then, and rebelled against it. Besides, it was not true, for Mr Curry
had told her a great deal. She thought, this is how life should be, I
should be daring. I should allow myself to be constantly surprised.
Each day I should be ready for some new encounter. That is how to
stay young. She was most anxious to stay young.

In
his youth, Mr Curry had been abroad a great deal, had lived, he said,
in Ceylon, Singapore and India. ‘I always keep an open mind, Miss
Fanshaw, I believe in the principle of tolerance, live and let live.
Nation shall speak peace unto nation.’

‘Oh,
I do agree.’

‘I
have seen the world and its ways. I have no prejudices. The customs
of others may be quite different from our own but human beings are
human beings the world over. We learn from one another every day. By
keeping an open mind, Miss Fanshaw.’

‘Oh
yes.’

‘You
have travelled?’

‘I
— I have visited Europe. Not too far afield, I’m afraid.’

‘I
have journeyed on foot through most of the European countries, I have
earned my passage at all times.’

She
did not like to ask how, but she was impressed, having only been
abroad once herself, to France.

Mr
Curry had been an orphan, he said, life for him had begun in a
children’s home. ‘But it was a more than adequate start, Miss
Fanshaw, we were all happy together. I do not think memory deceives
me. We were one big family. Never let it be said that the Society»‘
did not do its best by me. I see how lucky I am. Well, you have only
to look about you, Miss Fanshaw — how many people do you see from
broken families, unhappy
homes? I know nothing of that: I count myself fortunate. I like to
think I have made the best of my circumstances.’

His
education, he said, had been rather elementary, he had a good brain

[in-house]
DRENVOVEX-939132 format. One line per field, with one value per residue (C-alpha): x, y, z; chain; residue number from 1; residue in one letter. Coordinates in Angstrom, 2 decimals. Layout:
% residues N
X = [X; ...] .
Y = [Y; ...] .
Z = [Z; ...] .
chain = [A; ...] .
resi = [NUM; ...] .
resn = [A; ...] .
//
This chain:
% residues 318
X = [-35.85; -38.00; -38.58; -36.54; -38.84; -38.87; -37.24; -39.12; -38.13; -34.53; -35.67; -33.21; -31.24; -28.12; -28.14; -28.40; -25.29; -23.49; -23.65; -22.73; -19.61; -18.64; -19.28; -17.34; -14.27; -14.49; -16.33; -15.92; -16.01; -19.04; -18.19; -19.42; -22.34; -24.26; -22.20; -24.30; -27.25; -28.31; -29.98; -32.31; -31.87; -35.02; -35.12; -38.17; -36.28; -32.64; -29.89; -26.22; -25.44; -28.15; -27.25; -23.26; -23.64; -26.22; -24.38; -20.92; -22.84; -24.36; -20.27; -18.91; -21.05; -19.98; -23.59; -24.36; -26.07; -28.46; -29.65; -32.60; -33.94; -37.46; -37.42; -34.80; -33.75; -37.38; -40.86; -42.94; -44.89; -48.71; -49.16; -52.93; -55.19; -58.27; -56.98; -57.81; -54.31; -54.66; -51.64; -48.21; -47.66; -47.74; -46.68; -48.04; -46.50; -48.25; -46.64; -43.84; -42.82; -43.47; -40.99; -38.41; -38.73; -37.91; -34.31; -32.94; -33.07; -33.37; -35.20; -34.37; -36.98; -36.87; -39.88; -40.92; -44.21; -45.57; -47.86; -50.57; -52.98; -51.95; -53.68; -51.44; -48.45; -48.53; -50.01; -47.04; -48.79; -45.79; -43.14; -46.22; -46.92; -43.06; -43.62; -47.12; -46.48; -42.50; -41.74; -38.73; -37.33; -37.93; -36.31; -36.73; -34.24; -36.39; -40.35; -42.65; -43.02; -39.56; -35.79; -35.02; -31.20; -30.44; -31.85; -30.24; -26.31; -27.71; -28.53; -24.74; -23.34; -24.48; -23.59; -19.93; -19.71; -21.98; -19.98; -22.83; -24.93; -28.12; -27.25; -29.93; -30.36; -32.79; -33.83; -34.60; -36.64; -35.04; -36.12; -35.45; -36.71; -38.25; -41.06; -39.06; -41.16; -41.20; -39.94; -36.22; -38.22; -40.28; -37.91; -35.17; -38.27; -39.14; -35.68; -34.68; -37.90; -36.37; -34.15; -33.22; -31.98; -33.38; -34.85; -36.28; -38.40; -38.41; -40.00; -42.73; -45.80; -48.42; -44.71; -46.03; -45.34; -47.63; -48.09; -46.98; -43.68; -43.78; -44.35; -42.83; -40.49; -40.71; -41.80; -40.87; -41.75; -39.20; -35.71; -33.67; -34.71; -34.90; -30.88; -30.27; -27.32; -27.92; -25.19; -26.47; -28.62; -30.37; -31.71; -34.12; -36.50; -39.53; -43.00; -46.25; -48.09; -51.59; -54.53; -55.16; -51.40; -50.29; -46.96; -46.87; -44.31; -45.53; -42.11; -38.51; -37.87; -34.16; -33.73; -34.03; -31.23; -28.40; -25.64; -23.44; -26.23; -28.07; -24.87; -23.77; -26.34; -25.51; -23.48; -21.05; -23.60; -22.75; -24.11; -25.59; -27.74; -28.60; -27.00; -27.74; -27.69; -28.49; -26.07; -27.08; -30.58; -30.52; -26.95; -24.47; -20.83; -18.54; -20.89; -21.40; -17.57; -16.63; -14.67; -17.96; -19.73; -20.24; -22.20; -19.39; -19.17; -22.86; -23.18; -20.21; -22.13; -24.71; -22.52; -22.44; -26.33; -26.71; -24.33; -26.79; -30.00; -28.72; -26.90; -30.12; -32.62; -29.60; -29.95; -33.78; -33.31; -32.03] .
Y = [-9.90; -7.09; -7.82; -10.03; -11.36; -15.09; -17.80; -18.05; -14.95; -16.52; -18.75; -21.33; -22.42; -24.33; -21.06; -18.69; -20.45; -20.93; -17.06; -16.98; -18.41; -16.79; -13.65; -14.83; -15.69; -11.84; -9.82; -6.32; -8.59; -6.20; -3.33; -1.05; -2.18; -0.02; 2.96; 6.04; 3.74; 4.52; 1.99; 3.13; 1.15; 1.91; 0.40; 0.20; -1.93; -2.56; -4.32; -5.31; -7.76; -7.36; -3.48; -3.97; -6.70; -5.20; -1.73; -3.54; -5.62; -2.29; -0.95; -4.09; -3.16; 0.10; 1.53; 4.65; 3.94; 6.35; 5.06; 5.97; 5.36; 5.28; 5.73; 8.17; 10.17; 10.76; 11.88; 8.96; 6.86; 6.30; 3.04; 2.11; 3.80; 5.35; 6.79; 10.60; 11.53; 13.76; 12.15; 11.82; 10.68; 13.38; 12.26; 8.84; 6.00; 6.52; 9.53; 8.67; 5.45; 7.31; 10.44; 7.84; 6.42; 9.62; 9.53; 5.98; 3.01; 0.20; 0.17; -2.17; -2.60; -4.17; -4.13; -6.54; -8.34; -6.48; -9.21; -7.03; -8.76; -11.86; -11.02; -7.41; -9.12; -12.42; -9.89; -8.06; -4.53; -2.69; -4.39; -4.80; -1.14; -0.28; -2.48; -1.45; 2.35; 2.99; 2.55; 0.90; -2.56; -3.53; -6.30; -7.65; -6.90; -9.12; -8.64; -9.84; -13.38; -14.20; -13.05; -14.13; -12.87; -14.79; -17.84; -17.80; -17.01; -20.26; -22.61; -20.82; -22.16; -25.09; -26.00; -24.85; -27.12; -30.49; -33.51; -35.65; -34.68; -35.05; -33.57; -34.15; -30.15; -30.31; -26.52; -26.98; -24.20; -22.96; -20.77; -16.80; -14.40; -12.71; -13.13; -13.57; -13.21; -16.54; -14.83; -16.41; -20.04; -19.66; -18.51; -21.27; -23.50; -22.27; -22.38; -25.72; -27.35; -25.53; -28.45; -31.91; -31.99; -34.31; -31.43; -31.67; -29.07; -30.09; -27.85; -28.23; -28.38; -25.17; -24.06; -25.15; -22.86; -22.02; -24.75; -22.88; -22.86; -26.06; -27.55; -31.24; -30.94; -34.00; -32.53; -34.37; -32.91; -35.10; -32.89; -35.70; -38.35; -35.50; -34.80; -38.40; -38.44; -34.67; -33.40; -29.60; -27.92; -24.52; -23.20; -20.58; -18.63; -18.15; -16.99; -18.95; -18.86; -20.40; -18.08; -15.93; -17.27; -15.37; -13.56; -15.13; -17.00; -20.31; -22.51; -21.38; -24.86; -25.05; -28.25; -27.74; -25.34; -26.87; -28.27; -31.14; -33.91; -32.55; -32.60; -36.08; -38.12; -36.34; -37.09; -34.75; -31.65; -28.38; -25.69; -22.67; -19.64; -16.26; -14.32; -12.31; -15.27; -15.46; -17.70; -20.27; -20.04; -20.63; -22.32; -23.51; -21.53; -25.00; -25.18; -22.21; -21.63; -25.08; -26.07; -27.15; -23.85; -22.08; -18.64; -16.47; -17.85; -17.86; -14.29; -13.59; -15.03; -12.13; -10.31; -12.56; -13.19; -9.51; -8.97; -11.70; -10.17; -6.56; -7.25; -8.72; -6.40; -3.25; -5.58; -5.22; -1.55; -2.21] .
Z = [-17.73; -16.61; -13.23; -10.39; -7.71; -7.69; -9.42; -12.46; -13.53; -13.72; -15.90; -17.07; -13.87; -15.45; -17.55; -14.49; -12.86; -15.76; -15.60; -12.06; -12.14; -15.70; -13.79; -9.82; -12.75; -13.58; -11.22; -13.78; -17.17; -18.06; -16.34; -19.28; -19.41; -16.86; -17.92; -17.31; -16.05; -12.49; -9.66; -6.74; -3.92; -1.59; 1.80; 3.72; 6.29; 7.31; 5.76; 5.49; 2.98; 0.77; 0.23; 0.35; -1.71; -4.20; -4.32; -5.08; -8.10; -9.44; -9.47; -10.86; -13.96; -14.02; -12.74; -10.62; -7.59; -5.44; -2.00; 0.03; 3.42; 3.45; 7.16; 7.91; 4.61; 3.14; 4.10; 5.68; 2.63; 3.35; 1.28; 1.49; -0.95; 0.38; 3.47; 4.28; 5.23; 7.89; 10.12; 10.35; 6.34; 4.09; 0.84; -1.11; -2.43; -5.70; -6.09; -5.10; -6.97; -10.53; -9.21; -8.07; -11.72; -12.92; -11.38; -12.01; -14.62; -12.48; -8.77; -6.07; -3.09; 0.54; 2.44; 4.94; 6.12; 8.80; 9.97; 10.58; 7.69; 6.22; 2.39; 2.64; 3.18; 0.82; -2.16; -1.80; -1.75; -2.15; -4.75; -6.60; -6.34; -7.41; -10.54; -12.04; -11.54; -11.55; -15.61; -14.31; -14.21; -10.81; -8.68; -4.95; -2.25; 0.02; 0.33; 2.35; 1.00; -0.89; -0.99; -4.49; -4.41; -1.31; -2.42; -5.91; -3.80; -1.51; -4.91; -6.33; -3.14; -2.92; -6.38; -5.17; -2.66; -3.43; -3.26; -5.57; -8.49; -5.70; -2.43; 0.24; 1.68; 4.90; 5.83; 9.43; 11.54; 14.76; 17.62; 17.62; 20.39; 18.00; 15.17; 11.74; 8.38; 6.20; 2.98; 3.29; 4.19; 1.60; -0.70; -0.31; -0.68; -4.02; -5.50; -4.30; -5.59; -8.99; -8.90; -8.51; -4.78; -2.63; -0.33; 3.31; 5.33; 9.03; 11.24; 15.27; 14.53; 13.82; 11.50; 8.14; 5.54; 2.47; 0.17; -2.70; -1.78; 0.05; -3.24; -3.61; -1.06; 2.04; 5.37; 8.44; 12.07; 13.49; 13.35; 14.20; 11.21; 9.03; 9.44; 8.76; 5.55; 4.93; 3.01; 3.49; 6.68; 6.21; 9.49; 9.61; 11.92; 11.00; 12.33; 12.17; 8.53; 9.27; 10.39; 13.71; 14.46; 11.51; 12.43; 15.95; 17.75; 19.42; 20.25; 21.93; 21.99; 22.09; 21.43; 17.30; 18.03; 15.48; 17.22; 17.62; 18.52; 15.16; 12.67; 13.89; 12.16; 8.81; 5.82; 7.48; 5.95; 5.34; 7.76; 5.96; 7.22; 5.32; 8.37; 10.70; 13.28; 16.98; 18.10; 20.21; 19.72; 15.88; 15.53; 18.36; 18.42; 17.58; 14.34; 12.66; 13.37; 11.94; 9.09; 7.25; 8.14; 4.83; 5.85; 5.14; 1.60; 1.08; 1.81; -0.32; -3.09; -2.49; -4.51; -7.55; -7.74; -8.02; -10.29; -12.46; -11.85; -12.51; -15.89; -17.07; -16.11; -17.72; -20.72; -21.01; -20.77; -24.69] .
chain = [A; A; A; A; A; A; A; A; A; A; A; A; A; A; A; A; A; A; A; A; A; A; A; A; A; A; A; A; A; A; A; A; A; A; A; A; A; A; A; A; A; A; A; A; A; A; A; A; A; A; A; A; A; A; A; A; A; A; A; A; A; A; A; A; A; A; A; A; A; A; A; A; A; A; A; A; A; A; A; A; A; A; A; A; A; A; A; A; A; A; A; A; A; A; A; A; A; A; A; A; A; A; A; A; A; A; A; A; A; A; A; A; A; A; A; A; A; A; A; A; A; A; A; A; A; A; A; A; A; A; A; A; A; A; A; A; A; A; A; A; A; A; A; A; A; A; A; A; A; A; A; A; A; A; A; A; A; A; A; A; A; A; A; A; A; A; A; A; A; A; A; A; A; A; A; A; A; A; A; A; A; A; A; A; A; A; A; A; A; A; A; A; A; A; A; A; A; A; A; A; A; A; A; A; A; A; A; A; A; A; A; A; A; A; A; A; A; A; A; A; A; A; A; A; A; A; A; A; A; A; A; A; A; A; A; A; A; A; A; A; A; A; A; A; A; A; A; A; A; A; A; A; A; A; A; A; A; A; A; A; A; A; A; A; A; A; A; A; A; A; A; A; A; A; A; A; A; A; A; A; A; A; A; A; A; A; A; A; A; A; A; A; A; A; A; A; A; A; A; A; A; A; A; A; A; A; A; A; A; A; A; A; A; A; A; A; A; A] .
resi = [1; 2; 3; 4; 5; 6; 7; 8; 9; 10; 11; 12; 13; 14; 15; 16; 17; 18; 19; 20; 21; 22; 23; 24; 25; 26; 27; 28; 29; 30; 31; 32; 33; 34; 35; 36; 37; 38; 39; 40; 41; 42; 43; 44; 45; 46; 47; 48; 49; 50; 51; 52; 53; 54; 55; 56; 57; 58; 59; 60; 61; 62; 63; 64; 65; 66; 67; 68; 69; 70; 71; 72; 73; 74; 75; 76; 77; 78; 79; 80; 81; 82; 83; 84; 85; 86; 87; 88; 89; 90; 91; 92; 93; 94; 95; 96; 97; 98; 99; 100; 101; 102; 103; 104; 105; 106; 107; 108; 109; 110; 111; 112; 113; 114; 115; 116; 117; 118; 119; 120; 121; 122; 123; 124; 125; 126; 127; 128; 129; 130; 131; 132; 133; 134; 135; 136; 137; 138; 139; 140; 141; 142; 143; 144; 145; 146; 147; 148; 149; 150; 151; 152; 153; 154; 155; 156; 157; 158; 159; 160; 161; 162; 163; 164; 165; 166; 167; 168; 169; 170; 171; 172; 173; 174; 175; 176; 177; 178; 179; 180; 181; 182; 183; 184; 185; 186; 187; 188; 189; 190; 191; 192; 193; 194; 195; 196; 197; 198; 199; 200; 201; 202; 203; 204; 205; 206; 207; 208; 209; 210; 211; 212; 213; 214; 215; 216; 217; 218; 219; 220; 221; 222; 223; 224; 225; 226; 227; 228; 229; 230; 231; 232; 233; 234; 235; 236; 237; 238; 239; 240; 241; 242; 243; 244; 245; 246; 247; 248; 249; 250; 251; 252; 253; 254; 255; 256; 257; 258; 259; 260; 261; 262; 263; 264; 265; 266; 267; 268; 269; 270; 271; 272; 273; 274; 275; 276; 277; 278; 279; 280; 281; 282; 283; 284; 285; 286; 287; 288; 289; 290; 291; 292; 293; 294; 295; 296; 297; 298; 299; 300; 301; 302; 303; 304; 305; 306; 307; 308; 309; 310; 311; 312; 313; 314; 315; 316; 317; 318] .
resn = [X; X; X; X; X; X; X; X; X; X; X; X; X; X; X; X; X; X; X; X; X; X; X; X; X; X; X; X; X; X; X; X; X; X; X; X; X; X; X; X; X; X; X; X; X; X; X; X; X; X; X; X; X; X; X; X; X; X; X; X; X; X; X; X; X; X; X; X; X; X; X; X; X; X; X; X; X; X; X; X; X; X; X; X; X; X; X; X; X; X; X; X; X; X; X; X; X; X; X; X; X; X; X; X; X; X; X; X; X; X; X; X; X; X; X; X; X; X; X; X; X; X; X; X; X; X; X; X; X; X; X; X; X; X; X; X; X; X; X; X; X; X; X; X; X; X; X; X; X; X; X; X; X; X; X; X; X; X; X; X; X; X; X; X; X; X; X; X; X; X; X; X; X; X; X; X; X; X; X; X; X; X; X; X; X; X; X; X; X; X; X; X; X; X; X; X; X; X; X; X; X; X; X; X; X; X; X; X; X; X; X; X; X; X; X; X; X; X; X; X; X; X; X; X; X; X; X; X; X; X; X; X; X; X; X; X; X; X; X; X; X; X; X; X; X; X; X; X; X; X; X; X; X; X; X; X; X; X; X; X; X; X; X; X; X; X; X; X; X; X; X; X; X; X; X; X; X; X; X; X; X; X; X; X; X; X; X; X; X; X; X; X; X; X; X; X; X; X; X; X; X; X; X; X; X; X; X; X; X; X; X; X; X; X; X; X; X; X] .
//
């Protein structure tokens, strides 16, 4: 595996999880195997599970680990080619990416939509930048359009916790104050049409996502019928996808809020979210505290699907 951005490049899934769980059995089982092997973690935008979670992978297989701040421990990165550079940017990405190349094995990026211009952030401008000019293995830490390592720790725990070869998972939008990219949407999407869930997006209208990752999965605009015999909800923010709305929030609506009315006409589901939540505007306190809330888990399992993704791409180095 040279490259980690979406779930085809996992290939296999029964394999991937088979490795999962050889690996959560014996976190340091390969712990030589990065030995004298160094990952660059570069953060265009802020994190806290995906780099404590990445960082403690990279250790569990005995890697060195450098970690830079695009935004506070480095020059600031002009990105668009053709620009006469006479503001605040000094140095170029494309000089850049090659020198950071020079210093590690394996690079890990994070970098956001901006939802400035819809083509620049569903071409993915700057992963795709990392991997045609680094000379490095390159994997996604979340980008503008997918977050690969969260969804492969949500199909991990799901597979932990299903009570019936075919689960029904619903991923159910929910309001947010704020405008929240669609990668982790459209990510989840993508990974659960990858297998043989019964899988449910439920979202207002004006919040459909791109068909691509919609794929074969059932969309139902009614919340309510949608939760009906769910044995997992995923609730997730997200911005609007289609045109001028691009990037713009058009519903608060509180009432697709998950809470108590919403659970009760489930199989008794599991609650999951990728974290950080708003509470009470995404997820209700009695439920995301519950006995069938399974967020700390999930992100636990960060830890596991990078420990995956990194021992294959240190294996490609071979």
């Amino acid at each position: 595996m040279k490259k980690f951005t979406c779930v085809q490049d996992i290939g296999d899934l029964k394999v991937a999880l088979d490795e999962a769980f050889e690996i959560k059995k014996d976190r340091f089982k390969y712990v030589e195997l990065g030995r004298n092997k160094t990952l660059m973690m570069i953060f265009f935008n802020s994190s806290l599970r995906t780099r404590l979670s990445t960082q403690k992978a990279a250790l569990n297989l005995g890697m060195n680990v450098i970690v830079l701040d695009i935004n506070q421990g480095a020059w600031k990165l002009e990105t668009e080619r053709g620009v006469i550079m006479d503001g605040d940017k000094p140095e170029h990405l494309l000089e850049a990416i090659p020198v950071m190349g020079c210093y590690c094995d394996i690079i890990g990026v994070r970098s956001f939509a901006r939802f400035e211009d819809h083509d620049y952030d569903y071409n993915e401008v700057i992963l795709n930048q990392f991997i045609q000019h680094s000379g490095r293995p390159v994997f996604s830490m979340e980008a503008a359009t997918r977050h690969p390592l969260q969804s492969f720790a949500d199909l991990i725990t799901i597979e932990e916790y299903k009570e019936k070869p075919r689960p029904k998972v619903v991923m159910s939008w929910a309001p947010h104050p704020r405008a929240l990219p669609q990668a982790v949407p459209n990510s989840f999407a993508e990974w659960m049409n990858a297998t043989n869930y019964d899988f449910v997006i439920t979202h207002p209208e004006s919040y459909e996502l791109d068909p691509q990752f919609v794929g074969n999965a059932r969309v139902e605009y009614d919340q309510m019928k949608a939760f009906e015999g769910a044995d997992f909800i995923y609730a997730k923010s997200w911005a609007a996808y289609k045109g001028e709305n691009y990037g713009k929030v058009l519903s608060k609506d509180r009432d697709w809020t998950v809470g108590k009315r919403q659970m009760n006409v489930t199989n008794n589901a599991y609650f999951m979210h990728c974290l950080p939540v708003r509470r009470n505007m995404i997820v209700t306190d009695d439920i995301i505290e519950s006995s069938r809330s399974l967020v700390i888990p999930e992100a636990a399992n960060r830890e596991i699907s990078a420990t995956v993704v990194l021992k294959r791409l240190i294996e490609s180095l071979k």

which had never been taxed to the full.

‘Untapped
resources,’ he said, pointing to his forehead.

They
talked so easily, she thought she had never found conversation
flowing along with any other stranger, any other man. Mr Curry had
exactly the right amount of formal politeness, mixed with informal
ease, and she decided that he was destined to live here, he had style
and he seemed so much at home.

He
had an ordinary face, for which she was grateful, but there was
something slightly unreal about it, as though she were seeing it on a
cinema screen. All the same, it was very easy to picture him sitting
in this kitchen, eating breakfast, before putting on his hat, which
had a small feather in the band, each morning and going off to work.

‘I
do have some rather bulky equipment.’

‘What
exactly

‘I
have two jobs, Miss Fanshaw, two strings to my bow, as it were. That
surprises you? But I have always been anxious to fill up every hour
of the day, I have boundless energy.’

She
noticed that he had some tufts of pepper coloured hair sprouting from
his ears and nostrils and wondered if, when he visited the barber for
a haircut, he also had these trimmed. She knew nothing about the
habits of men.

‘Of
course, it is to some extent seasonal work.’

‘Seasonal?’

‘Yes.
For those odd wet and windy days which always come upon us at the
English seaside, and of course during the winter, I travel in
cleaning utensils.’He looked around him quickly, as though to see
where she kept her polish and dusters and brooms, to make note of any
requirements.

‘Perhaps
you would require some extra storage space? Other than the room
itself.’

Mr
Curry got up from the table and began to clear away dishes, she
watched him in astonishment. The man on the doorstep with a note of
the wrong address had become the luncheon visitor, the friend who
helped with the washing up.

‘There
is quite a large loft.’